Good story on al Arabiya in today's New York Times Magazine. The picture it paints of the station follows the rough countours of what I've written here, and effectively captures the range of debate about the current state of the Arab media. The piece has some great details about the station's internal debates and struggles, and its evolution. Abd al Rahman al Rashed is the hero of the piece, and the article fairly captures his oft-expressed views about the Arab media. A nice piece, on a topic of obvious interest to me; perhaps when it isn't 7:00 on a Sunday morning I'll have something more to say about it.
UPDATE: as Praktike points out, and as I can now see more clearly after a few hours of coffee, the main flaw of the story is that by adopting relatively uncritically al Arabiya's own perspective, it is unfair to al Jazeera. From what I could see, only one person quoted in the article actually defended al Jazeera; everyone else seems to basically agree with the frame "al Arabiya good, al Jazeera bad." In fairness to Shapiro, that is how Rashed and most Arabiya people see it, and she accurately conveyed that, but she probably still could have provided a more balanced perspective. And also in fairness to Shapiro, she did at least quote one person defending al Jazeera, which many other journalists wouldn't have done.
Basically, I think that Shapiro captures what I've often said (even if she didn't use these exact words): that al Arabiya is what al Hurra should have been. Where al Hurra has very little audience, is stigmatized by association with the United States, and is handicapped by being a government station, al Arabiya is trying to do a lot of the same things - promote a "moderate" and more pro-American media line - while actually capturing a significant market share. And best of all, it costs American taxpayers nothing!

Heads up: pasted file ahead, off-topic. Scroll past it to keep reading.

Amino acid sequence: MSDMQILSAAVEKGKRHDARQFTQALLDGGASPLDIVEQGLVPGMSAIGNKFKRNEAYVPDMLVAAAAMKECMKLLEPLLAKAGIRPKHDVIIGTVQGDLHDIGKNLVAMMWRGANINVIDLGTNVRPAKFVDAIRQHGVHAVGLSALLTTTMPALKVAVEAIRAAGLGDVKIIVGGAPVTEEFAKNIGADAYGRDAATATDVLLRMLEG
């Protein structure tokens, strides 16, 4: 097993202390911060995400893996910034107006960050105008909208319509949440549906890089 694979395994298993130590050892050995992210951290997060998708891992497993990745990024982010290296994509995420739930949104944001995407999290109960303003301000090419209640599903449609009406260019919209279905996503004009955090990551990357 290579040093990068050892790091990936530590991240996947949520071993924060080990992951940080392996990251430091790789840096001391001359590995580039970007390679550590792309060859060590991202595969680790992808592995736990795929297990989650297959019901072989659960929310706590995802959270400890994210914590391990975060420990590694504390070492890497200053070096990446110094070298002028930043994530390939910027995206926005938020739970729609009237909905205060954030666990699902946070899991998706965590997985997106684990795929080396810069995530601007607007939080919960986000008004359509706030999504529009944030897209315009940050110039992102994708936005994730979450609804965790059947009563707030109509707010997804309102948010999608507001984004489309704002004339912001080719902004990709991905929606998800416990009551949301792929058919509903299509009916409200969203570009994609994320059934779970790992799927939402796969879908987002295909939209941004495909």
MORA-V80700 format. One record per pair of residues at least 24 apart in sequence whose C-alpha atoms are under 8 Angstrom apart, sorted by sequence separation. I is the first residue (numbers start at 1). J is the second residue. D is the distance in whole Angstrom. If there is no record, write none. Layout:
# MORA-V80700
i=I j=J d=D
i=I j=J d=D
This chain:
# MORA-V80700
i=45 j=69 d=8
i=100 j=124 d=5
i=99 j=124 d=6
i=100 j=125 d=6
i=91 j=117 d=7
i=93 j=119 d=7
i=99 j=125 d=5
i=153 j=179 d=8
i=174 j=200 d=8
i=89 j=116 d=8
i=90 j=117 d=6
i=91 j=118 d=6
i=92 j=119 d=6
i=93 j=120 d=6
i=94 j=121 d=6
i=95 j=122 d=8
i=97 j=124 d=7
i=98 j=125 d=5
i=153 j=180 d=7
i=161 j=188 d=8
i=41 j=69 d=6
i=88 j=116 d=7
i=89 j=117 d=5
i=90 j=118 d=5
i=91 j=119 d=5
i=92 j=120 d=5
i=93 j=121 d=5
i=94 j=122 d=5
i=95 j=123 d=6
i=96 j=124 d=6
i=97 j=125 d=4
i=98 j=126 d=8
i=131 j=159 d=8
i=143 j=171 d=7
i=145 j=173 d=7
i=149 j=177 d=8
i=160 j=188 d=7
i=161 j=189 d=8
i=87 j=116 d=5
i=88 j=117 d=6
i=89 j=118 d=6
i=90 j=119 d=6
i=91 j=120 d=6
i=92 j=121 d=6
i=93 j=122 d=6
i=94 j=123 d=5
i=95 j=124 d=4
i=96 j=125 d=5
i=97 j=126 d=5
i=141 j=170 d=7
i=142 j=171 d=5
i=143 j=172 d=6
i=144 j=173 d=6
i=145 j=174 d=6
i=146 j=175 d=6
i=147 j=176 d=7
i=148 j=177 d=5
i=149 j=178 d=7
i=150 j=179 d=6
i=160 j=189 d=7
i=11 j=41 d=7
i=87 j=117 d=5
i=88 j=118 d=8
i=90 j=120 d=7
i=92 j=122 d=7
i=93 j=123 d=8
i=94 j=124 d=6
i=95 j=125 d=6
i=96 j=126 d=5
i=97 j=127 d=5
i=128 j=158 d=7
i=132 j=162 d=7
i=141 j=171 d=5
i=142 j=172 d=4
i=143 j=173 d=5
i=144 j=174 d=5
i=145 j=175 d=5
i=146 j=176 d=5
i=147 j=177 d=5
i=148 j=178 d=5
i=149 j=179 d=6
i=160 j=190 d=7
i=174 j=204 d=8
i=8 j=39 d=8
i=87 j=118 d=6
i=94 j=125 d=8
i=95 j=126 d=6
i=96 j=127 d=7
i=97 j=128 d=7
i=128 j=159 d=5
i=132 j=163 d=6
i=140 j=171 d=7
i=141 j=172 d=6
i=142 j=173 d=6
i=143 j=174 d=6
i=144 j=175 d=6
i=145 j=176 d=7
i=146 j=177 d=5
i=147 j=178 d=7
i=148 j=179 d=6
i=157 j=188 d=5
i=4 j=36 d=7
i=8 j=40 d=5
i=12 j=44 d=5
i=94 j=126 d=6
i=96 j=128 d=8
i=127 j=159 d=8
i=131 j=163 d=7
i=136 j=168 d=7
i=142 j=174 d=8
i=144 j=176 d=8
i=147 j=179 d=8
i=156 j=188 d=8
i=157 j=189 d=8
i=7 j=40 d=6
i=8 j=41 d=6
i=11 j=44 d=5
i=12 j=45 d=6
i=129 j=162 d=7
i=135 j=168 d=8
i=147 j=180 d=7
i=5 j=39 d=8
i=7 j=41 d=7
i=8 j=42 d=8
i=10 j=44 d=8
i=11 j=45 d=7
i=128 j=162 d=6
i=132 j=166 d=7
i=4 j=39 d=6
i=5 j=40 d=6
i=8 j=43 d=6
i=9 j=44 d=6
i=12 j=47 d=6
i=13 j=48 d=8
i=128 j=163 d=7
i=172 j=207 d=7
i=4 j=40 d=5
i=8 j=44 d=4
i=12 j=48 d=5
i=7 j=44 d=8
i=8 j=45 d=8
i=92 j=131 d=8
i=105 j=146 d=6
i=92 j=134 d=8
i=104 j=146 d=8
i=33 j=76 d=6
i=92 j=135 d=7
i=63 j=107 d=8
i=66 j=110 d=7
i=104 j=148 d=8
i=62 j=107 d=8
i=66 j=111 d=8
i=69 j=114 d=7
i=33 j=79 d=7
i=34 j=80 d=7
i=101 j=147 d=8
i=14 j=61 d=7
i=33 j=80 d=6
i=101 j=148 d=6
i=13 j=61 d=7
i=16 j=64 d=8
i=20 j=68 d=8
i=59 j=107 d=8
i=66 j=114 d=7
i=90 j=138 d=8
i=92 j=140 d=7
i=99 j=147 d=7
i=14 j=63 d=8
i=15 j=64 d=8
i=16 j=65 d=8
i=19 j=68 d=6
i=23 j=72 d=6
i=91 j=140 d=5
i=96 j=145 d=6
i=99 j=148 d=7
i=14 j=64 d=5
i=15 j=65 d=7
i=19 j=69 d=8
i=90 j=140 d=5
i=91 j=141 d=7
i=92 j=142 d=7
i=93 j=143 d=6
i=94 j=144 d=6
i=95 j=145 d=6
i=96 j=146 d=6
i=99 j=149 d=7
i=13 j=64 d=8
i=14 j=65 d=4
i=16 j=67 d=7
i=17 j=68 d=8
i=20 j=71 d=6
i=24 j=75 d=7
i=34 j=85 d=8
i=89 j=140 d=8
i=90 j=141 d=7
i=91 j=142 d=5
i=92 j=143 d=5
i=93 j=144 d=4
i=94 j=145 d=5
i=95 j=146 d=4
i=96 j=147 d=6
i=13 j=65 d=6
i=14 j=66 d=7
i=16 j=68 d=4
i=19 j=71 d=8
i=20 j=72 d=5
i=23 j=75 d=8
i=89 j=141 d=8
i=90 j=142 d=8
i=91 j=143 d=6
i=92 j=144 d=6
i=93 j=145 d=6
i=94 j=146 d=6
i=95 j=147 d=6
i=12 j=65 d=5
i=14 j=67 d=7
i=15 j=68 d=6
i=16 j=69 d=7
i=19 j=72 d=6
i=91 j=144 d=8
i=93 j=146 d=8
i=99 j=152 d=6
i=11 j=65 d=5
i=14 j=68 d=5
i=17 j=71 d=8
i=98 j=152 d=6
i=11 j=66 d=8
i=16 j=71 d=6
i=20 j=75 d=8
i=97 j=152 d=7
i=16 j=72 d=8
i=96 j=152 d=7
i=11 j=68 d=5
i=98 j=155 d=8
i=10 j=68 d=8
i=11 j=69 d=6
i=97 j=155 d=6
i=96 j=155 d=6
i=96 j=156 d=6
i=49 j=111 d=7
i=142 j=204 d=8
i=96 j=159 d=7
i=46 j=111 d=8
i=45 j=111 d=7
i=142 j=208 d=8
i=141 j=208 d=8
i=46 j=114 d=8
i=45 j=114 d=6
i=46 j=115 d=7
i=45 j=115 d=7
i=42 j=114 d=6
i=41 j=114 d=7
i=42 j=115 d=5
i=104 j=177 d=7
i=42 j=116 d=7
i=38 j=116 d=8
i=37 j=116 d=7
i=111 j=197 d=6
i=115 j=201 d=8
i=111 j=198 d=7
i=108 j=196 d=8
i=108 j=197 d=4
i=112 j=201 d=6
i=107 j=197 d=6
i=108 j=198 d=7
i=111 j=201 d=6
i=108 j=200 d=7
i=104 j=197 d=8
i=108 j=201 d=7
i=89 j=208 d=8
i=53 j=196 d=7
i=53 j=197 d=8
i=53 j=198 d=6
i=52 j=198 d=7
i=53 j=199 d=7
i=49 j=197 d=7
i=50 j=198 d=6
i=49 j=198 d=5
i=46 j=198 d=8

ONE MORE UPDATE: another point about the story - Shapiro completely misses the Saudi angle, which is pretty central to understanding al Arabiya. Basically, one of the things which made al Jazeera revolutionary is that it was a major transnational Arab media outlet which the Saudis didn't own. Over the course of the 1970s and 1980s, the Saudis bought up or created most of the Arab media - everything from al Hayat and al Sharq al Awsat to television stations like Orbit and MBC - and they used this control, along with the centrality of the Saudi market to Arab advertisers, to keep criticism or even objective coverage of Saudi Arabia out of the Arab media. Al Jazeera came along under Qatari ownership and, for the first time in many years, subjected Saudi Arabia to harsh scrutiny. Al Arabiya, as much as anything else, was a Saudi venture to re-establish a pro-Saudi position in the Arab media landscape. I think that Shapiro was so focused on how al Arabiya mattered for American policy and American concerns that she either missed, or chose not to dwell upon, the Saudi angle - even though this is, I think, rather more important in the actual genesis of the station.